20.04.2017 | Technische Universität München

All articles from Health and Medicine >>>

The most recent press releases about innovation >>>

Die letzten 5 Focus-News des innovations-reports im Überblick:

Im Focus: Making lightweight construction suitable for series production

More and more automobile companies are focusing on body parts made of carbon fiber reinforced plastics (CFRP). However, manufacturing and repair costs must be further reduced in order to make CFRP more economical in use. Together with the Volkswagen AG and five other partners in the project HolQueSt 3D, the Laser Zentrum Hannover e.V. (LZH) has developed laser processes for the automatic trimming, drilling and repair of three-dimensional components.

Automated manufacturing processes are the basis for ultimately establishing the series production of CFRP components. In the project HolQueSt 3D, the LZH has...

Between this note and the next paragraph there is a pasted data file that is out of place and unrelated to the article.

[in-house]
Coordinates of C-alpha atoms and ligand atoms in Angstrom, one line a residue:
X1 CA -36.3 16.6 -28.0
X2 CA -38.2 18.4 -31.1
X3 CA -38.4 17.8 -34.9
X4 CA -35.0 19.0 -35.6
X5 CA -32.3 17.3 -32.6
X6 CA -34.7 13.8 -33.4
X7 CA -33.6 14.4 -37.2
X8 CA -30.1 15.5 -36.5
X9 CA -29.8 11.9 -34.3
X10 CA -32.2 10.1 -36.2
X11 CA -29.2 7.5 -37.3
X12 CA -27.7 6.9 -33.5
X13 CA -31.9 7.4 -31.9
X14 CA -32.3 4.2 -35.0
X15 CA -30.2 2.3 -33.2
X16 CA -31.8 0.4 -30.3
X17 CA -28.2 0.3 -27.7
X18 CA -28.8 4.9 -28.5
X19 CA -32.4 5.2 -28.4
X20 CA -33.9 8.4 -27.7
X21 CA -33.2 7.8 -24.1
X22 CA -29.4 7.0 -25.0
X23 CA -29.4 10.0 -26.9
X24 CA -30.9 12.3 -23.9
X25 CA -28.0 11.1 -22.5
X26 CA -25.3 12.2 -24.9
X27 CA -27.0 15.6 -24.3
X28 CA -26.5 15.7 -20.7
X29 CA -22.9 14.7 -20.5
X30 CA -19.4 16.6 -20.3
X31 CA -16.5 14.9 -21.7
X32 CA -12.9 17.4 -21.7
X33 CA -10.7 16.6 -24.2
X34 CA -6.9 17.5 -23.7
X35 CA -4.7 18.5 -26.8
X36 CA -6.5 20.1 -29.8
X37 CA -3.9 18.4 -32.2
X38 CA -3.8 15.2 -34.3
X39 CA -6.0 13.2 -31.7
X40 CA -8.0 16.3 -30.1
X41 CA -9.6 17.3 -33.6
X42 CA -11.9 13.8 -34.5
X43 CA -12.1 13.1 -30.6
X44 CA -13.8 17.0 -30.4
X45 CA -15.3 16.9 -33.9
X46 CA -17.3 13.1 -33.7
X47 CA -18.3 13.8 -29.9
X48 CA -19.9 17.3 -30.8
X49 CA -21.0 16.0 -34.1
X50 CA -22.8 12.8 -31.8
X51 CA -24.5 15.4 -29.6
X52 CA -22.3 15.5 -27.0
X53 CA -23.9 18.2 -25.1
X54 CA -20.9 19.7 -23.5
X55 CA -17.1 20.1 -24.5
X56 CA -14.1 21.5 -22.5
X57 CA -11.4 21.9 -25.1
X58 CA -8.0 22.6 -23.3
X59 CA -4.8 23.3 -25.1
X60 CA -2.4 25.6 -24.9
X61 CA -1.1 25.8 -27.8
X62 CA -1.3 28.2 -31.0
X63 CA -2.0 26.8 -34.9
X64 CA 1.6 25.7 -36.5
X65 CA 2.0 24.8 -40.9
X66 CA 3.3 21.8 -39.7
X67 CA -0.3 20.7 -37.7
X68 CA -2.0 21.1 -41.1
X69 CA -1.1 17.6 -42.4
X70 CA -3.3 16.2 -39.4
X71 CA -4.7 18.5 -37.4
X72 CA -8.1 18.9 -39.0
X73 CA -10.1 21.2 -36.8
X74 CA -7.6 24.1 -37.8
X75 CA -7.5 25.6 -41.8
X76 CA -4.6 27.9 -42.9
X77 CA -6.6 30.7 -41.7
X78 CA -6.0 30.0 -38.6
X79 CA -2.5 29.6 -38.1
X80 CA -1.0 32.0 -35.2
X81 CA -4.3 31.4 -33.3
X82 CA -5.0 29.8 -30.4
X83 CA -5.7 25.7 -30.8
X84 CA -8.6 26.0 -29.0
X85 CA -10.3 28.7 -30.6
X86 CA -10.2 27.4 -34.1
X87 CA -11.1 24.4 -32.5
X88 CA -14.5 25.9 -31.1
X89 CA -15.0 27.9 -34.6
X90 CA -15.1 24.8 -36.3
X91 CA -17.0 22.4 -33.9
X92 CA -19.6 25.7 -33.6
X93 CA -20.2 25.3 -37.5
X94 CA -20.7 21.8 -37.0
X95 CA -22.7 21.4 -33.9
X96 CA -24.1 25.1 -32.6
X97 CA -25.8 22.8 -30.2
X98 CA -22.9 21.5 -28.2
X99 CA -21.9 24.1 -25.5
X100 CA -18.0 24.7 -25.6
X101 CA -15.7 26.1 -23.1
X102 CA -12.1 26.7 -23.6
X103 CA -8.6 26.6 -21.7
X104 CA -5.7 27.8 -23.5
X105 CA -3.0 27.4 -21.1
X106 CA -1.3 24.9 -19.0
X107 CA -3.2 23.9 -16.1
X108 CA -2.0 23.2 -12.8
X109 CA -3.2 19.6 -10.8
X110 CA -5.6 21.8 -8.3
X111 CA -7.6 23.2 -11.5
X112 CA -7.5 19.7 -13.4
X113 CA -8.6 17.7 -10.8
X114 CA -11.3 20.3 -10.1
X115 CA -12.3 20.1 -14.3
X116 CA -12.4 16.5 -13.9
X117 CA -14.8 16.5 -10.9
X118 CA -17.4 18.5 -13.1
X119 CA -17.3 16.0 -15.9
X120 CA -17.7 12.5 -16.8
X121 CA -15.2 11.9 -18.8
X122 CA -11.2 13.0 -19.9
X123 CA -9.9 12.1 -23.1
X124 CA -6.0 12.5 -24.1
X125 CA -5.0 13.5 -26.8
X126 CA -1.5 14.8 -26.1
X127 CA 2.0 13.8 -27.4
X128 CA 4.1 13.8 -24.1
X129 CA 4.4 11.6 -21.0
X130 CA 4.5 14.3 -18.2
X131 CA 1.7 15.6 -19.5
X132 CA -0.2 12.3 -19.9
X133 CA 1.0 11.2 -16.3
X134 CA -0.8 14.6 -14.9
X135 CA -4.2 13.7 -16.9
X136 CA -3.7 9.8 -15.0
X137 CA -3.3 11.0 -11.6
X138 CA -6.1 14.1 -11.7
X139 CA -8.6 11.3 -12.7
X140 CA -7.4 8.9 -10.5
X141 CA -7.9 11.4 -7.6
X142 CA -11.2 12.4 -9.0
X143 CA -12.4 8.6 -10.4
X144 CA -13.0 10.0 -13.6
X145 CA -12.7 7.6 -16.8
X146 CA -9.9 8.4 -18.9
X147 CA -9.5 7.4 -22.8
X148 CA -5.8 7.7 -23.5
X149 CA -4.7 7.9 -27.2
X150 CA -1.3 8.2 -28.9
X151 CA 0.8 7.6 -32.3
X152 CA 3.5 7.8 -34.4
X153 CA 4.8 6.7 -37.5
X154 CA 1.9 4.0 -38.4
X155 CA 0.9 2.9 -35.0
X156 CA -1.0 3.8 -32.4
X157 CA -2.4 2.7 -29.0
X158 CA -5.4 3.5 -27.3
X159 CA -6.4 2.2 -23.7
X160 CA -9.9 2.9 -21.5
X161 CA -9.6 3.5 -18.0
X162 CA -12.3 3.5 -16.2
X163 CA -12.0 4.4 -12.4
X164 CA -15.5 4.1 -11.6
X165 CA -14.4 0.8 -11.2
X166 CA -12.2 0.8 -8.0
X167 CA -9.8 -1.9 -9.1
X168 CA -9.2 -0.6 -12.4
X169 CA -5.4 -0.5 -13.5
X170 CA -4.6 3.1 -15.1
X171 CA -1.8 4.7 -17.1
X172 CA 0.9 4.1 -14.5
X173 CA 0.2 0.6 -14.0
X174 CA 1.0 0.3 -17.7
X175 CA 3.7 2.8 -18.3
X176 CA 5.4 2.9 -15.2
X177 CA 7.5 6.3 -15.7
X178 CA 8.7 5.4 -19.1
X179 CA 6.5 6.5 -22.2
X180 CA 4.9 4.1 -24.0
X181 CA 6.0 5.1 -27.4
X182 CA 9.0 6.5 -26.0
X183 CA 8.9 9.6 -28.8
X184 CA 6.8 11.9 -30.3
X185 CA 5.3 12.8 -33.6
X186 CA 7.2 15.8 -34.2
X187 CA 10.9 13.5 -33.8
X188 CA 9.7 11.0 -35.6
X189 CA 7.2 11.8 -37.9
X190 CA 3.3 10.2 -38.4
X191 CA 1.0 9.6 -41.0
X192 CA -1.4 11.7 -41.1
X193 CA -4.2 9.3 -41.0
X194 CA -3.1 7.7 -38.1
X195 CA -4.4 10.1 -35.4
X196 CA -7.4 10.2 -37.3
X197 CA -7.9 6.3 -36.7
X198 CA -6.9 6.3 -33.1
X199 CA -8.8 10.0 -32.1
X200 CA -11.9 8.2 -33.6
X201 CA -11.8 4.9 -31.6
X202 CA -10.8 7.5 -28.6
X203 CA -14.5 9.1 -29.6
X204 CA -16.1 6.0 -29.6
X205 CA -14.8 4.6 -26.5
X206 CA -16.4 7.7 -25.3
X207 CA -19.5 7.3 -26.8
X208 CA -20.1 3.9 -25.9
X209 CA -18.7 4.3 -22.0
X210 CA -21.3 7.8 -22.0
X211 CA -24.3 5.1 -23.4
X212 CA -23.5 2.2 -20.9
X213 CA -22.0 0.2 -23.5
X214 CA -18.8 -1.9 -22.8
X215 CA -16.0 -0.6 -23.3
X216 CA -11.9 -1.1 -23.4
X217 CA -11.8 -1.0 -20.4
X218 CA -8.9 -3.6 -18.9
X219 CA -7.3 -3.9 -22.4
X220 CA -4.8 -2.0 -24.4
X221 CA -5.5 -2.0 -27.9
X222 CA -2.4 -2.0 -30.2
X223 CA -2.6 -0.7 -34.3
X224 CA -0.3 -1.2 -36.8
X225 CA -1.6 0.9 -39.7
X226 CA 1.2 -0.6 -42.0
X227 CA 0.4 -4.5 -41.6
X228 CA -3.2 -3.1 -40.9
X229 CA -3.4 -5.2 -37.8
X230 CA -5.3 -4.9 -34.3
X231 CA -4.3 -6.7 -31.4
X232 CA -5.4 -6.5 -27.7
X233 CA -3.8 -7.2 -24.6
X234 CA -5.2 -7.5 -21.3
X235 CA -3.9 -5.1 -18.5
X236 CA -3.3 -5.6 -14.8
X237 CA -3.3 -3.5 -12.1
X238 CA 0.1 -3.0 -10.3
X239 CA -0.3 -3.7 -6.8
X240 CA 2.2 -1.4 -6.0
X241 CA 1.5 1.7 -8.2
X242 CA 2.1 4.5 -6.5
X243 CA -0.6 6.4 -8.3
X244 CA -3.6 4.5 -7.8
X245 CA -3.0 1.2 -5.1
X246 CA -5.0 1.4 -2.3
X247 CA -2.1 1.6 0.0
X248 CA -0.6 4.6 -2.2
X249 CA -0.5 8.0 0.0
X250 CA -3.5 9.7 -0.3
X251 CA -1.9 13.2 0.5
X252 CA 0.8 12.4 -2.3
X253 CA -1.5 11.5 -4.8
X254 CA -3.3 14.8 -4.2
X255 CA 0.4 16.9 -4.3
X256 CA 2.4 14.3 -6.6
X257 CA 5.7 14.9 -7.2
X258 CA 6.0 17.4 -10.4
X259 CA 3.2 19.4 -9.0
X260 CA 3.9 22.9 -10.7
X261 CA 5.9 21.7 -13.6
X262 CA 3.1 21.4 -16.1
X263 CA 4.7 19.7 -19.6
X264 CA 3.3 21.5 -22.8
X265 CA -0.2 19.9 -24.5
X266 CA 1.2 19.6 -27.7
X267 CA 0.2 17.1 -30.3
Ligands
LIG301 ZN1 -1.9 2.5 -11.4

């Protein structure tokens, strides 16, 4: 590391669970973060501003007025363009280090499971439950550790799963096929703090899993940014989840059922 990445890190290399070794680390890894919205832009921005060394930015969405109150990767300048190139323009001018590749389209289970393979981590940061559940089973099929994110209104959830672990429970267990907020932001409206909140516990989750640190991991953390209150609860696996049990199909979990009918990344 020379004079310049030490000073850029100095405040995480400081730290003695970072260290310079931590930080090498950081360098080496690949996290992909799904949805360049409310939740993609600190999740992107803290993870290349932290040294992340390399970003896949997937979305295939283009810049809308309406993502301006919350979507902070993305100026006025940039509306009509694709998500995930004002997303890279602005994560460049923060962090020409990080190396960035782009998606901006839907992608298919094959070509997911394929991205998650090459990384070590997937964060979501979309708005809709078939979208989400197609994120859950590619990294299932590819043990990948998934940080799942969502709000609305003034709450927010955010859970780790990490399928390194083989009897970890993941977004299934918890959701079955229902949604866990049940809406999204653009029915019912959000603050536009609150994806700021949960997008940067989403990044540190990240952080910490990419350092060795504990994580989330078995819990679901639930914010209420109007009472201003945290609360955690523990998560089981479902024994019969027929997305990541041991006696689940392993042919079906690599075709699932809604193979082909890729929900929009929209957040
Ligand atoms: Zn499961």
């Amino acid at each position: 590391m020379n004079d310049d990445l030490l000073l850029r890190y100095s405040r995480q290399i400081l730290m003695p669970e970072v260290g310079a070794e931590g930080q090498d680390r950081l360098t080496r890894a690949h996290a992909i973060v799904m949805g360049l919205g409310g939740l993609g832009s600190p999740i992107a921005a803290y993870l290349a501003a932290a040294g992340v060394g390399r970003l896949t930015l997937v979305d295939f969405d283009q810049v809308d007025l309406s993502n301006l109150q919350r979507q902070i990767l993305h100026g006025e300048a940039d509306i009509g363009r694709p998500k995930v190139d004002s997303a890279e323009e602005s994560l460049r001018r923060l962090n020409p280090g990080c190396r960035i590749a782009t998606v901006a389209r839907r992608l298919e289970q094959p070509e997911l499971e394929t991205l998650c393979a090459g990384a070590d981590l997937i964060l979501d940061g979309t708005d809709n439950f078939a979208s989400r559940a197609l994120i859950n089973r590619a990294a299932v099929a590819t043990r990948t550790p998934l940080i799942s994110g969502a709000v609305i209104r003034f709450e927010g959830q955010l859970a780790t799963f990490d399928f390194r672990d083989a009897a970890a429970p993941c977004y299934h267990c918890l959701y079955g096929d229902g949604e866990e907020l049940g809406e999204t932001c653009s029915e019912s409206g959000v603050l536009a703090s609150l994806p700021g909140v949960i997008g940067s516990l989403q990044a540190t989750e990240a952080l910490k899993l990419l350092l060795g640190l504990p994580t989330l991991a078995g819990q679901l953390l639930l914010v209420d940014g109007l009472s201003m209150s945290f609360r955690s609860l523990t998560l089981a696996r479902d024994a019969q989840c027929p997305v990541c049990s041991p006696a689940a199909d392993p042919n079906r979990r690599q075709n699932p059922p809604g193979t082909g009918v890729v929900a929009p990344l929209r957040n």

Im Focus: Wonder material? Novel nanotube structure strengthens thin films for flexible electronics

Reflecting the structure of composites found in nature and the ancient world, researchers at the University of Illinois at Urbana-Champaign have synthesized thin carbon nanotube (CNT) textiles that exhibit both high electrical conductivity and a level of toughness that is about fifty times higher than copper films, currently used in electronics.

"The structural robustness of thin metal films has significant importance for the reliable operation of smart skin and flexible electronics including...

Im Focus: Deep inside Galaxy M87